Now that staycations are all the rage, we took a couple of small steps in getting to know our city better and ventured to the waterfront and found two little parks next to one another. The first was Norway park - not really a park but a corner of a park to commemorate the Norwegian army base on Toronto Island in 1942.
Now that staycations are all the rage, we took a couple of small steps in getting to know our city better and ventured to the waterfront and found two little parks next to one another.

Now that staycations are all the rage, we took a couple of small steps in getting to know our city better and ventured to the waterfront and found two little parks next to one another. The first was Norway park - not really a park but a corner of a park to commemorate the Norwegian army base on Toronto Island in 1942.
The first was Norway park - not really a park but a corner of a park to commemorate the Norwegian army base on Toronto Island in 1942.
Despite the visits by the Norwegian royalty, the park didn't do much for us and we cynically concluded that they should've built a Statoil station right next to it to properly mark the park's presence. This city - that endlessly prides in its diversity - has all kinds of memorials for everything one can imagine (including Jean Sibelius park) but screams of Aboriginal absence, even on the national Aboriginal day which is today.
Despite the visits by the Norwegian royalty, the park didn't do much for us and we cynically concluded that they should've built a Statoil station right next to it to properly mark the park's presence. This city - that endlessly prides in its diversity - has all kinds of memorials for everything one can imagine (including Jean Sibelius park) but screams of Aboriginal absence, even on the national Aboriginal day which is today.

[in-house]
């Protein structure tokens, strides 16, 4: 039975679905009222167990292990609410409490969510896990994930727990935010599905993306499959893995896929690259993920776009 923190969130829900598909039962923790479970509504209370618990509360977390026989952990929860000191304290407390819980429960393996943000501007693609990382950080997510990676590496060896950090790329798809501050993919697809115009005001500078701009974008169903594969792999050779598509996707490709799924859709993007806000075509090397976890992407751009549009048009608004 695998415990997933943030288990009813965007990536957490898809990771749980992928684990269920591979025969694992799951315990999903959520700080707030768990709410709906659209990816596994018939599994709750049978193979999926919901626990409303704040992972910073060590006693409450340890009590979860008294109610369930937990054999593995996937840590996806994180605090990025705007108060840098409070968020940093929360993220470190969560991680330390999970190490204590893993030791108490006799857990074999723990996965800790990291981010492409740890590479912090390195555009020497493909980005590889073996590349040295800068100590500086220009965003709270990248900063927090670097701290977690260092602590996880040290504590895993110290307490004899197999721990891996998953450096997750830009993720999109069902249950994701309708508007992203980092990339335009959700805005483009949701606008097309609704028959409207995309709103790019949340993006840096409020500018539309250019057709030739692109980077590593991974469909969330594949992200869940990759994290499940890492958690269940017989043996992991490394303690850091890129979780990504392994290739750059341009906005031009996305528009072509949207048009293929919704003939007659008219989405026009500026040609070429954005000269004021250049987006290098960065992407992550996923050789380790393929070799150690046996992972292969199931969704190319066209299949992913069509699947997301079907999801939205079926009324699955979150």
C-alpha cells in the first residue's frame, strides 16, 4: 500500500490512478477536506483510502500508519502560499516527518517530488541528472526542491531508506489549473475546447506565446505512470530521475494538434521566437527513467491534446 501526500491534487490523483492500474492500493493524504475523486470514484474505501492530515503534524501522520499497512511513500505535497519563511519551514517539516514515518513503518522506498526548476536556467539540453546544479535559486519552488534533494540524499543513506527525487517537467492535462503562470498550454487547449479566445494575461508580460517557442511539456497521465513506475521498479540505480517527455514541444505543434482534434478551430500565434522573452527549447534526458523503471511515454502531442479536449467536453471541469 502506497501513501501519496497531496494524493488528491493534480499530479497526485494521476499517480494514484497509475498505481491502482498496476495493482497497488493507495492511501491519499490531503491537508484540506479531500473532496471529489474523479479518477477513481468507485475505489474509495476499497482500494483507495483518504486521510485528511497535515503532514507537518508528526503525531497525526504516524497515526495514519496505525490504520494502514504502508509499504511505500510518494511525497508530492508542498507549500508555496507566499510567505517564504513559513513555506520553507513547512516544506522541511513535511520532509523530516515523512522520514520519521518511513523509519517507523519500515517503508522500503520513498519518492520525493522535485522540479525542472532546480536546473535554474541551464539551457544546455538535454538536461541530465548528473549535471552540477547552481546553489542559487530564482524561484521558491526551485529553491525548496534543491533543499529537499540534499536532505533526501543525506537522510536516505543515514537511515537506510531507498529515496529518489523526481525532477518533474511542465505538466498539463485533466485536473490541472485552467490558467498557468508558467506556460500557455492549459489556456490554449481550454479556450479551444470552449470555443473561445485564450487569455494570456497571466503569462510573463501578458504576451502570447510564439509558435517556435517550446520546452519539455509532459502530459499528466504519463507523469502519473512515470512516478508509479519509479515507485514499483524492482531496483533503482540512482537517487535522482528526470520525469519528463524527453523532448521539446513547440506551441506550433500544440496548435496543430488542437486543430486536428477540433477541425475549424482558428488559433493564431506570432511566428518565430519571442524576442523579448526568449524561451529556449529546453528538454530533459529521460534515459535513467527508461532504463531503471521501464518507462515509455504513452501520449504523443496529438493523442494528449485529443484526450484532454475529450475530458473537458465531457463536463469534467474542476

Just around the corner, Ireland park was consirably more moving with its 'famine ship' and sculpture to commemorate the Irish people who escaped the famine in Ireland and came to Toronto (where those who survived ended up in Cabbagetown, named after Irish growing cabbages in their front yards). The 'ship', made of cobalt from Ireland, had names of those who came on the famine ships across, inscribed 'inside' of the boat or on the stones in the middle of the sculpture.
Just around the corner, Ireland park was consirably more moving with its 'famine ship' and sculpture to commemorate the Irish people who escaped the famine in Ireland and came to Toronto (where those who survived ended up in Cabbagetown, named after Irish growing cabbages in their front yards). The 'ship', made of cobalt from Ireland, had names of those who came on the famine ships across inscribed 'inside' of the boat (on the stones in the middle of the sculpture).
The sculptures of starving people reaching the shores beside the ship were haunting (but obviously not to all - there was a small group of happy tourists picnicing just beside them, asking us to take a photo of them beside the sculptures after finishing their meal - quite macabre in fact).
The sculptures of starving people reaching the shores beside the ship were haunting (but obviously not to all - there was a small group of happy tourists picnicing just beside them, asking us to take a photo of them beside the sculptures after finishing their meal - quite macabre in fact).
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